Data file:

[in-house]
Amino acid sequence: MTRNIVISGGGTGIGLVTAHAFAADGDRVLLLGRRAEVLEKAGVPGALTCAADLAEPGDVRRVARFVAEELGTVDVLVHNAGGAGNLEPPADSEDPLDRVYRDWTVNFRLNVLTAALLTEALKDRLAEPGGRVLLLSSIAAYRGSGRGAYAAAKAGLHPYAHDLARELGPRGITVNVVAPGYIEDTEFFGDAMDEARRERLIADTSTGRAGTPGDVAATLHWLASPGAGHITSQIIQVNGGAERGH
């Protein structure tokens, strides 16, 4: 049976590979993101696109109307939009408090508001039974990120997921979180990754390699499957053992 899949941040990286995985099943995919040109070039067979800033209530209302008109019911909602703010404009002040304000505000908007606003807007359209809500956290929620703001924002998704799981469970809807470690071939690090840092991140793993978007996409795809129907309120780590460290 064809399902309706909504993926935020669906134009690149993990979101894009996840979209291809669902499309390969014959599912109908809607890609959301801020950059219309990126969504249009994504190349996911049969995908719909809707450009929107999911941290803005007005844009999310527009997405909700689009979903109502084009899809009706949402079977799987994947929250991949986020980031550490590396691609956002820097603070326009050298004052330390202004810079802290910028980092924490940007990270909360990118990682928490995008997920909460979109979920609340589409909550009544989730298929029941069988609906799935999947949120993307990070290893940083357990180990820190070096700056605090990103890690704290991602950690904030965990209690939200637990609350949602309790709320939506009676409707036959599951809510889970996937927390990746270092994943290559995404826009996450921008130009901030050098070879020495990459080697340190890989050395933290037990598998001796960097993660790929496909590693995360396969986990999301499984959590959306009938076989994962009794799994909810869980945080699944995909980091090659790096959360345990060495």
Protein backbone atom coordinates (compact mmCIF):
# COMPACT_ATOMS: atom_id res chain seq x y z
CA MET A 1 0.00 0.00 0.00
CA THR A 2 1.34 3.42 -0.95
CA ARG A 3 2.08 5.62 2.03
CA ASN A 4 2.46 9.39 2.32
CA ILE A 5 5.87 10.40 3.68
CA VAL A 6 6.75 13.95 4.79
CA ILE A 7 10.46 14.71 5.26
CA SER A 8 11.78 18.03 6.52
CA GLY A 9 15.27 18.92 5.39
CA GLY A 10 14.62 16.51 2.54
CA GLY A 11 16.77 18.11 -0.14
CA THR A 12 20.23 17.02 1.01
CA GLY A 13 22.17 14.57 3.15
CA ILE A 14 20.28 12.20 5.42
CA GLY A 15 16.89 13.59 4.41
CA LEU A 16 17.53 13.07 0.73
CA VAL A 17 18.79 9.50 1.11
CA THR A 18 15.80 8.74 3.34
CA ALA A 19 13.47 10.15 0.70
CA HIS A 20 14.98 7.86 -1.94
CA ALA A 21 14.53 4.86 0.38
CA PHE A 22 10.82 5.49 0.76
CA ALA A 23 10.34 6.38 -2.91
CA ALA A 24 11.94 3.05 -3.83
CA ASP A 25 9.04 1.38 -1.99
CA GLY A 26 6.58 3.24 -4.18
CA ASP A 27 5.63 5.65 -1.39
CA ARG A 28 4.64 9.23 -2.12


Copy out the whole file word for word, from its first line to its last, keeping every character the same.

[in-house]
Amino acid sequence: MTRNIVISGGGTGIGLVTAHAFAADGDRVLLLGRRAEVLEKAGVPGALTCAADLAEPGDVRRVARFVAEELGTVDVLVHNAGGAGNLEPPADSEDPLDRVYRDWTVNFRLNVLTAALLTEALKDRLAEPGGRVLLLSSIAAYRGSGRGAYAAAKAGLHPYAHDLARELGPRGITVNVVAPGYIEDTEFFGDAMDEARRERLIADTSTGRAGTPGDVAATLHWLASPGAGHITSQIIQVNGGAERGH
């Protein structure tokens, strides 16, 4: 049976590979993101696109109307939009408090508001039974990120997921979180990754390699499957053992 899949941040990286995985099943995919040109070039067979800033209530209302008109019911909602703010404009002040304000505000908007606003807007359209809500956290929620703001924002998704799981469970809807470690071939690090840092991140793993978007996409795809129907309120780590460290 064809399902309706909504993926935020669906134009690149993990979101894009996840979209291809669902499309390969014959599912109908809607890609959301801020950059219309990126969504249009994504190349996911049969995908719909809707450009929107999911941290803005007005844009999310527009997405909700689009979903109502084009899809009706949402079977799987994947929250991949986020980031550490590396691609956002820097603070326009050298004052330390202004810079802290910028980092924490940007990270909360990118990682928490995008997920909460979109979920609340589409909550009544989730298929029941069988609906799935999947949120993307990070290893940083357990180990820190070096700056605090990103890690704290991602950690904030965990209690939200637990609350949602309790709320939506009676409707036959599951809510889970996937927390990746270092994943290559995404826009996450921008130009901030050098070879020495990459080697340190890989050395933290037990598998001796960097993660790929496909590693995360396969986990999301499984959590959306009938076989994962009794799994909810869980945080699944995909980091090659790096959360345990060495």
Protein backbone atom coordinates (compact mmCIF):
# COMPACT_ATOMS: atom_id res chain seq x y z
CA MET A 1 0.00 0.00 0.00
CA THR A 2 1.34 3.42 -0.95
CA ARG A 3 2.08 5.62 2.03
CA ASN A 4 2.46 9.39 2.32
CA ILE A 5 5.87 10.40 3.68
CA VAL A 6 6.75 13.95 4.79
CA ILE A 7 10.46 14.71 5.26
CA SER A 8 11.78 18.03 6.52
CA GLY A 9 15.27 18.92 5.39
CA GLY A 10 14.62 16.51 2.54
CA GLY A 11 16.77 18.11 -0.14
CA THR A 12 20.23 17.02 1.01
CA GLY A 13 22.17 14.57 3.15
CA ILE A 14 20.28 12.20 5.42
CA GLY A 15 16.89 13.59 4.41
CA LEU A 16 17.53 13.07 0.73
CA VAL A 17 18.79 9.50 1.11
CA THR A 18 15.80 8.74 3.34
CA ALA A 19 13.47 10.15 0.70
CA HIS A 20 14.98 7.86 -1.94
CA ALA A 21 14.53 4.86 0.38
CA PHE A 22 10.82 5.49 0.76
CA ALA A 23 10.34 6.38 -2.91
CA ALA A 24 11.94 3.05 -3.83
CA ASP A 25 9.04 1.38 -1.99
CA GLY A 26 6.58 3.24 -4.18
CA ASP A 27 5.63 5.65 -1.39
CA ARG A 28 4.64 9.23 -2.12